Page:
Attorney referred to in Counts One and Two. As already said,
Hake was an undercover agent rather than a venal prosecutor.
When he took the money from Yonan, Hake did not breach any
fiduciary duty to the public. Instead he was helping to catch
Under Alexander (and Freedman), private attorney Yonan is not
himself a public fiduciary. If the earlier-quoted language from
Alexander were to be taken literally as a limitation on Section
1341, that would mean Yonan must have "schemed" with a public
fiduciary to come within intangible right mail fraud. And in
that respect Yonan accurately says this case, unlike Alexander,
involved no scheming fiduciary: Hake clearly did not have any
intent to defraud the public.
In the same vein, Yonan cites a sentence from Kaye II in
support of his argument the fiduciary must himself be corrupt.
There, after this Court had quoted the Alexander language that
an intangible rights scheme "is only cognizable when at least
one of the schemers has a fiduciary relationship with the
defrauded person or entity," it added (593 F. Supp. at
196)(emphasis in original):
And that necessarily means the schemer must have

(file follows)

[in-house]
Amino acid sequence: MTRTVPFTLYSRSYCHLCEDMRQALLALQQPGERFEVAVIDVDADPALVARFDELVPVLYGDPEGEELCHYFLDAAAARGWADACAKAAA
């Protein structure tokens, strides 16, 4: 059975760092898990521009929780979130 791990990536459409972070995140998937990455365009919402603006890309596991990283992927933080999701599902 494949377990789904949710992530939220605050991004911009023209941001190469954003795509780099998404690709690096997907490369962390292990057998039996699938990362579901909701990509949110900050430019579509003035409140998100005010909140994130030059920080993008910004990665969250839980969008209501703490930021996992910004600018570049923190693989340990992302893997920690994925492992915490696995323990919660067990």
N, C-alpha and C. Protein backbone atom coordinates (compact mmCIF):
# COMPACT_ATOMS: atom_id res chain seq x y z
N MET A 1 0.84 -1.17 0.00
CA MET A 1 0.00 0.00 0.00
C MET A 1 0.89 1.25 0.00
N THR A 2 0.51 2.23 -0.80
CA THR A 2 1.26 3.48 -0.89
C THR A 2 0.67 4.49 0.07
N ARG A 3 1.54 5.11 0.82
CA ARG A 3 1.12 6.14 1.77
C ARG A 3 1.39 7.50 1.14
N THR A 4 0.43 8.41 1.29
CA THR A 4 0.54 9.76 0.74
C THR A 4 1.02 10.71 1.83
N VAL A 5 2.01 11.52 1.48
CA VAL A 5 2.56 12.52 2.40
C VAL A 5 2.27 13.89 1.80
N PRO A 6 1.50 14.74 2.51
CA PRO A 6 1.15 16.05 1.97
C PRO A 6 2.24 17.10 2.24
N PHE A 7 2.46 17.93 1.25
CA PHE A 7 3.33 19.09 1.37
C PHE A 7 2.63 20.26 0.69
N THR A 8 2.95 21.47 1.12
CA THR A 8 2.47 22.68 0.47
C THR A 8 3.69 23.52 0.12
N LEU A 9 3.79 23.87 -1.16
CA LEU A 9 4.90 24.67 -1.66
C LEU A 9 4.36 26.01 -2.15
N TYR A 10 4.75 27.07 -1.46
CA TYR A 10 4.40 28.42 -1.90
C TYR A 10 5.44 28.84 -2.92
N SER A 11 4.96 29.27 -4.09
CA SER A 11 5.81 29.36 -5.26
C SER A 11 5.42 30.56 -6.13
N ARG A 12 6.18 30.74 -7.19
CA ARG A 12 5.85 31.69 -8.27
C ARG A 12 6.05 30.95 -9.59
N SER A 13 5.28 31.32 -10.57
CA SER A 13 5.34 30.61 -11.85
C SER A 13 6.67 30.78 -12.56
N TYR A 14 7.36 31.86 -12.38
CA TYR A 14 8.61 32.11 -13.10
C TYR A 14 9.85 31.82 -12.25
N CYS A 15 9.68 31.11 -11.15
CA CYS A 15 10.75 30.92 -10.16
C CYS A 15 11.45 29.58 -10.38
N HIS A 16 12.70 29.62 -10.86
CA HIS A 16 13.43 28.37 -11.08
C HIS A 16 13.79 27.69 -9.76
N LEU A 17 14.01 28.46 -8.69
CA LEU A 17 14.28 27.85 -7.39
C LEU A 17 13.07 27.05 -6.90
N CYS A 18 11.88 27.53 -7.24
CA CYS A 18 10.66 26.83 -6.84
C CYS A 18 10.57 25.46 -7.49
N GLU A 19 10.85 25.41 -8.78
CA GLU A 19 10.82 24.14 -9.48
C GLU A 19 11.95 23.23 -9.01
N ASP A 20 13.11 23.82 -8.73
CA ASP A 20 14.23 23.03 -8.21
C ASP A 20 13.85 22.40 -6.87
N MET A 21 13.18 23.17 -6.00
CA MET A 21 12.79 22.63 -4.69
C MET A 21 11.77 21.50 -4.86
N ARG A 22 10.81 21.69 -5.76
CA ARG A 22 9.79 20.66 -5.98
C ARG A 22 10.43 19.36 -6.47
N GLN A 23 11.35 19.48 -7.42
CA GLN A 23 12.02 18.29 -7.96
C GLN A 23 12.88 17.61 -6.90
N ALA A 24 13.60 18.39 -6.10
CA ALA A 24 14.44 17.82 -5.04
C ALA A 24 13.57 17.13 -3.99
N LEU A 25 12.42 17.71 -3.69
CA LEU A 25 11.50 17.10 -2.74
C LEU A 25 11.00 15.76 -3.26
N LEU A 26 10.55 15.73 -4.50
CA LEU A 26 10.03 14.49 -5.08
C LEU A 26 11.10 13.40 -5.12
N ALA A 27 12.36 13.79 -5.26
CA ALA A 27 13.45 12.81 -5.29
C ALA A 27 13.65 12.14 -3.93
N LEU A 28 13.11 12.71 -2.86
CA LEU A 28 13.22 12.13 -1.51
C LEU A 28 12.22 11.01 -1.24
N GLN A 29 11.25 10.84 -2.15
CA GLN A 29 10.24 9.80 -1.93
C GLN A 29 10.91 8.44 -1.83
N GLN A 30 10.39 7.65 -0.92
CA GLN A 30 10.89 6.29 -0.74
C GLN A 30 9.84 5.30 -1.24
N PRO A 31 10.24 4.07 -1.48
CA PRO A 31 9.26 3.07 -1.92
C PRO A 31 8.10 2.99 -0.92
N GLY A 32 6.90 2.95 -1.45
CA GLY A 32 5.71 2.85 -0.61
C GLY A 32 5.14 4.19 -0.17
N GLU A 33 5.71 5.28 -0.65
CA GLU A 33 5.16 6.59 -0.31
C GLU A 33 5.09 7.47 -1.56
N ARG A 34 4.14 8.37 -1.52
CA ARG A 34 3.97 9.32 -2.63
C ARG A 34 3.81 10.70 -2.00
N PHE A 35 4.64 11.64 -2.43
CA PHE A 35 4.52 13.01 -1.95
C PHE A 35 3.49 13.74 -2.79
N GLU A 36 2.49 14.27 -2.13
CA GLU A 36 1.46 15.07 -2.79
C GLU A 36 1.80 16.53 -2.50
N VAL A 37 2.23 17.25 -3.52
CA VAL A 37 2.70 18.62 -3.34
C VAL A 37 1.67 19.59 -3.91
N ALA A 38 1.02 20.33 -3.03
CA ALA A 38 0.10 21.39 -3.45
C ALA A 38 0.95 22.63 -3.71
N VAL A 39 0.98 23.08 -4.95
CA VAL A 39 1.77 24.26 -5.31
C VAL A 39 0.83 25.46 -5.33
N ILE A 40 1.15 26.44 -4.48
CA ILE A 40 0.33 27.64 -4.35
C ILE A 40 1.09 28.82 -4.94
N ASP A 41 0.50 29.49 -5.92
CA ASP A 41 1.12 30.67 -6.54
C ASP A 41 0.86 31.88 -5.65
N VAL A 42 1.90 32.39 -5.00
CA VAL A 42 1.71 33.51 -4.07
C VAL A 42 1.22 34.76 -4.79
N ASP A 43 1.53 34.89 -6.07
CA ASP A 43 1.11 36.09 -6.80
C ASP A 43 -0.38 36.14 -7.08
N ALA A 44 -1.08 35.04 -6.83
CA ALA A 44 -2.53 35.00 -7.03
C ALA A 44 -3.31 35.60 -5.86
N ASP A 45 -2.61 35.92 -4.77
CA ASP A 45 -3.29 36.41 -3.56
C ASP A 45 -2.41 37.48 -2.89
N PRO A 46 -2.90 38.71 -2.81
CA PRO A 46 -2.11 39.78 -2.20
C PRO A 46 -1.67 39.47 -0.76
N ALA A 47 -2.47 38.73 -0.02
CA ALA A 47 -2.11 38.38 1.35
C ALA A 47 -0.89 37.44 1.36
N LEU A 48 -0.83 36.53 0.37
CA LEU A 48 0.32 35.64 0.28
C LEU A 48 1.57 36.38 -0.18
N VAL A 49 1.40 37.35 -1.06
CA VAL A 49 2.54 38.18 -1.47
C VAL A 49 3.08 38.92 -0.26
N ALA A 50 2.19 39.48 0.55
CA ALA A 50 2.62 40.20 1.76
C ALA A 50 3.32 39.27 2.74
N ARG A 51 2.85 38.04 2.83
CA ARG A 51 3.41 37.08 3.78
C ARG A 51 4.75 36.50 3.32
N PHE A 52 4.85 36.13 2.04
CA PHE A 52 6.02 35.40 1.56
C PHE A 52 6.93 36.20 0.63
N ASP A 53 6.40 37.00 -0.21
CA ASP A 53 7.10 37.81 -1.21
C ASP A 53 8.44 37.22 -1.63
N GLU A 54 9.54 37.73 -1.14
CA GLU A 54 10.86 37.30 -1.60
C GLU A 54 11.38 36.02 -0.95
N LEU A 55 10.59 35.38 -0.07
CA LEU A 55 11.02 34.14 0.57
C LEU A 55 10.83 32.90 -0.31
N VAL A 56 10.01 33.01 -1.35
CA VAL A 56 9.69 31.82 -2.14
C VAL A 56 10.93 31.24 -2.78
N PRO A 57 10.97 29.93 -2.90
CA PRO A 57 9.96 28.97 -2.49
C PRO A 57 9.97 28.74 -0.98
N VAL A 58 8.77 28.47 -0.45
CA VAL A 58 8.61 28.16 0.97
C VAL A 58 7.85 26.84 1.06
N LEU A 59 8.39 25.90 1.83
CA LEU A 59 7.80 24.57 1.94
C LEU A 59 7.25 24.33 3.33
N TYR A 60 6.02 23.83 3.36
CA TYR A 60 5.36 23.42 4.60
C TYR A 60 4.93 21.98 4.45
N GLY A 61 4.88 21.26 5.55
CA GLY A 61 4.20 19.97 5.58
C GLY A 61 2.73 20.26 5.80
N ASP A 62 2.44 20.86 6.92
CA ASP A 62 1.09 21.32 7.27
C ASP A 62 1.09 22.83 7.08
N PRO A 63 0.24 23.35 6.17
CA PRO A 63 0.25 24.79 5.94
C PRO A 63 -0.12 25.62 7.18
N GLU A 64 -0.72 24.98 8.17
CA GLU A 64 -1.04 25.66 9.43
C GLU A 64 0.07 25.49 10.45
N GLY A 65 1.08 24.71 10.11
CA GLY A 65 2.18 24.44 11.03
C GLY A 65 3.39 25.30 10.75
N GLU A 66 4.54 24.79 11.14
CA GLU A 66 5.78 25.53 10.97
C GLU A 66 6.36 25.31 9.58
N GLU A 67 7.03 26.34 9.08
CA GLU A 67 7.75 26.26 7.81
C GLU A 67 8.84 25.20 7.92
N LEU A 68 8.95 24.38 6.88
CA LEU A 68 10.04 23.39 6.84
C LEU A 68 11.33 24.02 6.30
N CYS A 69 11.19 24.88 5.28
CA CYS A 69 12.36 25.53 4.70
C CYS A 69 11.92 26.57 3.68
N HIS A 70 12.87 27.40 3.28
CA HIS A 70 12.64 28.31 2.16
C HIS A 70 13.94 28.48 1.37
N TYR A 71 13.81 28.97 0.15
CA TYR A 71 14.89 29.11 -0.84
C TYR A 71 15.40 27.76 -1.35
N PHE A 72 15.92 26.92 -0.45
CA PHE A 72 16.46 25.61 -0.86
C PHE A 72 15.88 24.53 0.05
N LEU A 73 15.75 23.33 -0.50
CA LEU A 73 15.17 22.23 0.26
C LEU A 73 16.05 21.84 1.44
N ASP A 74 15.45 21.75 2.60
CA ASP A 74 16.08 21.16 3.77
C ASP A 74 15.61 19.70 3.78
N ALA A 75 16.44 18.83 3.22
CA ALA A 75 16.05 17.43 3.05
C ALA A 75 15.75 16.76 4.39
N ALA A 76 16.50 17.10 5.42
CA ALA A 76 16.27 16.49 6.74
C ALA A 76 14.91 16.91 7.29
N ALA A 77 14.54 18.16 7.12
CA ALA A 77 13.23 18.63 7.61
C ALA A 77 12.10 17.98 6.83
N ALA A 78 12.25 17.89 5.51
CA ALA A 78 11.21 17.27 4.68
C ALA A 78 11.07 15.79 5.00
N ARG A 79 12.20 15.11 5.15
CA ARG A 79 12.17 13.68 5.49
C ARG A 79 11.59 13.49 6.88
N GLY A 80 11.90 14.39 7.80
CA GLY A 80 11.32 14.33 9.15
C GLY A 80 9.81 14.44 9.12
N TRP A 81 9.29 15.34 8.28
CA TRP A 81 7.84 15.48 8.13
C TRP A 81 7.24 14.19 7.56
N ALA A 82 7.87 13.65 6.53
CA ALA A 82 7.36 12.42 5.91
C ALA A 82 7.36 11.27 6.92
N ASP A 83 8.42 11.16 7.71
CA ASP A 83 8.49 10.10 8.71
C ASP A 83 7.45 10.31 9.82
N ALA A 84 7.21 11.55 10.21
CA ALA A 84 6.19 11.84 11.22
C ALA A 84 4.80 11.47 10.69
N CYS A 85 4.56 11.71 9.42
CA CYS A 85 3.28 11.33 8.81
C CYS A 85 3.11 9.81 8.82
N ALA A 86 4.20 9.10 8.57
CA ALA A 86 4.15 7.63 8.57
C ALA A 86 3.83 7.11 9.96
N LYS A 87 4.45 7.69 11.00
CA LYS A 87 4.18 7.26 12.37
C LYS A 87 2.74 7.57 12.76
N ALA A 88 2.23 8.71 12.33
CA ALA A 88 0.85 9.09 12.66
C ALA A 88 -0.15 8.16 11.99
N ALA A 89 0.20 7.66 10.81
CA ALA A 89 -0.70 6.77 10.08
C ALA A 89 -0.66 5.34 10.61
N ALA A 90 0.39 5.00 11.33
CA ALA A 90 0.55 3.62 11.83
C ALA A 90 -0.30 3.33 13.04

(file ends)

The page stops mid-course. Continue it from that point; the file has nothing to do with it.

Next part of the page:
been shown to have breached that fiduciary
But as should be clear from the prior discussion of Kaye I
and Kaye II, that language spoke only of whether Kaye had
breached his own fiduciary duty as a deputy sheriff by taking
bribes. If a public official has violated no fiduciary duty, he
or she has committed no intangible-rights fraud cognizable
under Section 1341 — that much is elementary. But Section 1341
speaks of an individual's devising a scheme, not of two or more
persons entering into a conspiracy — and nothing in Alexander
or Kaye II can be read as somehow amending the statute to
require a conspiracy between a non-fiduciary and a fiduciary
before the scheming non-fiduciary may be held criminally